18…Ne4 19.Nxe4 dxe4 20.Qxe4 (If Kramnik takes with the Queen, we may soon head into an endgame. White would be slightly better but Kramnik thinks he can hold. Nigel Short: ” Vlad will take with the queen Kh1.” Yasser: “Of course Qxd4+ is “impossible” to resist.”)

20…Qxd4+ 21.Qxd4 Nxd4 22.Bc4 O-O (I am not sure if this is what Topalov had in mind with his last White game of the match. Yes, White is better. The question is would this be enough to win? I do not think so. GM Rowson explains his assessment: “Draw 75%, T win 7% K win 15%, D-factor 3% (Danailov has been quiet for the last few days.”)

23.Kg2 (Just as many people have predicted. GM Rowson: “If needs be, Black can even park the knight on b5 because White risks being worse if he takes, and if he doesn’t the hops to a3 and c3 could be annoying.“)

23…Ra4 (I aked Gata Kamsky: “Gata, I see nothing serious for White to score a full point in this position. Do you see White having serious chances to win?” He responded: “It’s double edged susan,someone might overpress. If both pair of rooks are gone, white is undoubtedly better. Seems that kramnik is pressing for a win.” 24.Rd1 is logical at this moment.)

24.Rd1 (Thanks everyone for pointing out the typo. Now that’s teamwork!)

24…Rd8 25.Be3 (Gata suggests 25…Bf6. Other playable options are 25…Nc2 or Nf5.)

25…Bf6 (I like 26.Rd2 here and so does Gata. White maintains a decent advantage but again the question is would that be enough to win? I still do not think so. One important note to point out is Topalov is spending more time in this game than in the past few games. He slowed down during critical positions such as on this move.)

26.g4 (I do not like this move at all. I prefer 26.Rd2 better.. Now 26…Ra3 and Black is fine. Gata added an endgame tip: “23…Ra4 is not doing anything, and number one rule in chess endgame is to improve position of your pieces.”)

26…Kf8 (26…Ra3 would have equalized Black’s position. This game will really test their endgame techniques. Kramnik is generally regarded as a wonderful endgame player while Topalov is more known for his attacking skills and not endgame skills. But do not under estimate Topalov. He won a few brilliant games in endgames in San Luis last year.)

27.Bf2 Ne6 (Now, after the Rook trade, White maintains a solid advantage. Kramnik missed his easy opportunity to equalized with 26…Ra3.)

28.Rxd8 (28…Nxd8 would be a little better than taking with the Bishop because of 29…Bxe6 threat. I am being outvoted. Both Yasser Seirawan and Nigel Short think that 28…Bxd8 is better than 28…Nxd8.)

28…Bxd8 (And Kramnik agrees with them πŸ™‚ What can I say? I am outvoted.)

29.f5 (No one predicted this move. It may be a scary move against a human but the computer thinks it is a bad move that gave away all the advantages. Now 29…gxf5 30.gxf5 Ng5 =. My choice would have been 29.Bxe6 fxe6 30.Rb3 with the idea of b5 at a later point. With this line, White can maintain his advantage and keep the pressure on Kramnik.)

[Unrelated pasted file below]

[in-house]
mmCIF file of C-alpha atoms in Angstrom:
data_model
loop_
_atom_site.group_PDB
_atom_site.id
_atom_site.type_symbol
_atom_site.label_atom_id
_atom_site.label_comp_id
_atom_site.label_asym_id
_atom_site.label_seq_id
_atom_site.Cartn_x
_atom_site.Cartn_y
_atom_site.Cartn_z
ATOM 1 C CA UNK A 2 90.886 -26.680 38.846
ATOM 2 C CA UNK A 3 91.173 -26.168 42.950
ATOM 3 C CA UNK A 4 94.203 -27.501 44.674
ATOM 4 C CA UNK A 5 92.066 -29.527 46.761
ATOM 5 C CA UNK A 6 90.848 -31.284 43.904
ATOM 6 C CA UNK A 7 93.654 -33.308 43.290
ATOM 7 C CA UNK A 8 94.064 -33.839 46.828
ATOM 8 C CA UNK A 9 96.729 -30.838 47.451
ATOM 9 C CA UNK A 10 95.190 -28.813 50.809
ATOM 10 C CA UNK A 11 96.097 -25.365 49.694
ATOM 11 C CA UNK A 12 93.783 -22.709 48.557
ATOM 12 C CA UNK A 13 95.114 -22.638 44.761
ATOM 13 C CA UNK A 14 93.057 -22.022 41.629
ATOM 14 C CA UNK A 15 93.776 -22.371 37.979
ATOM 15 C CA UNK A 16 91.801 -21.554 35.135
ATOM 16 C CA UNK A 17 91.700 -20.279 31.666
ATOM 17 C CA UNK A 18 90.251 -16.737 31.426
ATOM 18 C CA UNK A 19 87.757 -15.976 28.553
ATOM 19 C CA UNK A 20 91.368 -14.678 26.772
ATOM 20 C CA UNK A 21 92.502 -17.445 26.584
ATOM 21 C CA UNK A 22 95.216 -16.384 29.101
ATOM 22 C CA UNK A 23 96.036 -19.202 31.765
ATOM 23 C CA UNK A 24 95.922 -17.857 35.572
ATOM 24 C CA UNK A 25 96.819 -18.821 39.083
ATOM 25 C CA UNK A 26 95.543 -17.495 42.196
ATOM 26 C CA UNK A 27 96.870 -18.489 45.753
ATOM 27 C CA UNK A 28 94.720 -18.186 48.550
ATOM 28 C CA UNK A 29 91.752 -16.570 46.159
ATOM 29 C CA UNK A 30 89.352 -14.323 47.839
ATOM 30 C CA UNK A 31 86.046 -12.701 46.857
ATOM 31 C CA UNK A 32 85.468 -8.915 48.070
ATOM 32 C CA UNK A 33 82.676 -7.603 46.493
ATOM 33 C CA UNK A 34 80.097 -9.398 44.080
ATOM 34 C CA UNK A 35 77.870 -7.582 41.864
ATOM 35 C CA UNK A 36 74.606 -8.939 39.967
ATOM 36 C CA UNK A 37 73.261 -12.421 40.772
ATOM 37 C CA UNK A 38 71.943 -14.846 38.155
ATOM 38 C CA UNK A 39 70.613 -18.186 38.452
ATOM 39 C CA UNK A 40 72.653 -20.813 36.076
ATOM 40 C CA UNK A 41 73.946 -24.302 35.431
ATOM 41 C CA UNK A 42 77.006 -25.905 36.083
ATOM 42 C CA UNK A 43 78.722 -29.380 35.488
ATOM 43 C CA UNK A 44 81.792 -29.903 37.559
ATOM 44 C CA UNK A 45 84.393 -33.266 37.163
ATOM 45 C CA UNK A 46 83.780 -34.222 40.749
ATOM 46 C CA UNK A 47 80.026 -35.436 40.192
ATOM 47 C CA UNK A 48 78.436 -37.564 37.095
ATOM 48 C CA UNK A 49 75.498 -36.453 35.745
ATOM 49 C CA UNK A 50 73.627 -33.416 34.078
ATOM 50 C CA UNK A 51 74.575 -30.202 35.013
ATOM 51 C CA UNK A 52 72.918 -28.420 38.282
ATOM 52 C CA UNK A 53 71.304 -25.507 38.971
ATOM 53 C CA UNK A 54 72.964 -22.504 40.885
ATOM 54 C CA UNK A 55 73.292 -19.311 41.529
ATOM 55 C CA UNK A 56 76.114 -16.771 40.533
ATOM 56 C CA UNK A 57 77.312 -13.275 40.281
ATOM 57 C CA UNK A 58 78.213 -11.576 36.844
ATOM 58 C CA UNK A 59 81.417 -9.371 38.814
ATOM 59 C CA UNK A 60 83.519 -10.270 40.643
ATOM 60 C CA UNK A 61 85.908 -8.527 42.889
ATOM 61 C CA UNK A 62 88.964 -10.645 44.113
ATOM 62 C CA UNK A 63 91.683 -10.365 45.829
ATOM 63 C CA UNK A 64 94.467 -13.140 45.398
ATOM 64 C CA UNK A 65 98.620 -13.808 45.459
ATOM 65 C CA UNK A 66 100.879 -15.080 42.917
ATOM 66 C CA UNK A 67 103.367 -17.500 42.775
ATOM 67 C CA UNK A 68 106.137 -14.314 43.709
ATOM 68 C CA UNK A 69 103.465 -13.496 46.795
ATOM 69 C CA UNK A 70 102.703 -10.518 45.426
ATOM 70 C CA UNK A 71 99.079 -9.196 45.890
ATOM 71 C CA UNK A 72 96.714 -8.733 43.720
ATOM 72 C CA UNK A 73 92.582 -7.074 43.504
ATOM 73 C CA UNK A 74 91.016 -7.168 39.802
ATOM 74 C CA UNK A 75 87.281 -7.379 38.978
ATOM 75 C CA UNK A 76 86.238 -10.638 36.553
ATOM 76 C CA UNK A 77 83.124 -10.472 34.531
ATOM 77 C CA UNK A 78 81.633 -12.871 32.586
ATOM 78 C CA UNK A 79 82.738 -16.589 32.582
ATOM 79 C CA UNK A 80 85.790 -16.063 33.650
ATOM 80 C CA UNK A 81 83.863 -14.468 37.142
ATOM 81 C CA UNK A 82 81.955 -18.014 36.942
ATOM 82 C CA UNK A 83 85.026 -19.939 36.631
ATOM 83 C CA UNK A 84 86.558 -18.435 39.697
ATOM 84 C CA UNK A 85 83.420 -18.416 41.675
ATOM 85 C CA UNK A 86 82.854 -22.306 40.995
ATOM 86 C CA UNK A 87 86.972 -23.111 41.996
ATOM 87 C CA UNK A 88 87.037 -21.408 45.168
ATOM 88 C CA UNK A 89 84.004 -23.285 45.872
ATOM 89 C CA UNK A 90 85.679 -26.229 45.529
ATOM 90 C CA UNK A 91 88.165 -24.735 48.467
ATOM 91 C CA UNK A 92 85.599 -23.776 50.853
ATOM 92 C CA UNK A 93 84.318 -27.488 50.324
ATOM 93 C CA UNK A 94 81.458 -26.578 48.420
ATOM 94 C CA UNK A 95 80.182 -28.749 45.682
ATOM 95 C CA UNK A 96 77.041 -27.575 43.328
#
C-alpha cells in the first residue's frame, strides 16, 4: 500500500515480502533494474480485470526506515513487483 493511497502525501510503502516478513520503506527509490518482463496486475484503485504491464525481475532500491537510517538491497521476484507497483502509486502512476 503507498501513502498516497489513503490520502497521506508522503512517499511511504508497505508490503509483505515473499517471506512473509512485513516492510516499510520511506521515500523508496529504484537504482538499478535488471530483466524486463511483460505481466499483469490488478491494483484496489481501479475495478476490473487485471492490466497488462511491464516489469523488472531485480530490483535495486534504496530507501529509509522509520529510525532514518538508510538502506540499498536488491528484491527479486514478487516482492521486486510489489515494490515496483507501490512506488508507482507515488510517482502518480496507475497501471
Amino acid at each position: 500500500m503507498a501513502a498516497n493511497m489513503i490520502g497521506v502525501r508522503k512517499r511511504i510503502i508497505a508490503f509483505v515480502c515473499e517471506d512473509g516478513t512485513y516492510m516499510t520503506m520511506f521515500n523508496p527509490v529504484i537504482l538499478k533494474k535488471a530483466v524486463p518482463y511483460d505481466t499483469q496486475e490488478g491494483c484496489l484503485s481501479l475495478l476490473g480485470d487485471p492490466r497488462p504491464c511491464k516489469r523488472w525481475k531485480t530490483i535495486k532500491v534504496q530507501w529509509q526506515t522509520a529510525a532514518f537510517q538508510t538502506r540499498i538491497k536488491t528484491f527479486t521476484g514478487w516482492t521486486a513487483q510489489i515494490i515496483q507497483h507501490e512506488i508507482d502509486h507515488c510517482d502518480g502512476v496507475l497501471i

29…gxf5 30.gxf5 (IM Ken Regan offers: “Very concretely, 30…Nf4+ 31 Kf3 Nxd5 32 Bxd5 cxd5. How dangerous is White’s Q-side majority now? Ah, that does look good for White.”

30….Nf4+ 31.Kf3 Nh5 (Black is fine now. I do not see much chances for White to do anything damaging.)

32.Rb3 (GM Christiansen thinks this move is lame. He said that Karpov would never make a move like this. I am also puzzled by this move. What does he want to accomplish?)

32…Bc7 (Gata Kamsky sees this as a clear draw. So do I. White has nothing here. I am sure this is not what Topalov wants to achieve with his last White of the match.)

33.h4 Nf6 (GM Tyomkin says: ” Kramnik is definitely safe here, my betting line is 90% for the draw, 9% for Kramnik’s win and 1% for Topalov’s win [Danailov locks Kramnik in WC].)

34.Bd3 Nd7 (White has nothing. And Topalov better be careful not to overpush in this position. If 35.Ke4 then Ba5 and Black is clearly better.)

35.Be4 (35…Ne5+ is logical. Topalov is not playing this endgame well at all.)

35…Ne5+ 36.Kg2 (Black is now slightly better. Topalov has completely mishandled this endgame. Just a quick reminder, I will be on tonight. The show runs from 8:00 to 10:00 PM (EST – NY time) tonight. As always, there will be replays of the show almost immediately afterwards for our chess enthusiasts on the West Coast & elsewhere, and often there will be several replays the following day.You can access it at if you are an ICC member. However, if you are not, you can sign up for a one week FREE trial membership by visit

36…Ra2 (Topalov is not doing so good now. Black is in control of this game now, perhaps not enough to win but definitely enough to make Topalov work hard to hold on.)

37.Bb1 Rd2 38.Kf1 Ng4 (Now, 39.Be1 is a must if he wants to hold on. I am stunned to see how poorly Topalov has played this endgame. Thank you GM (handle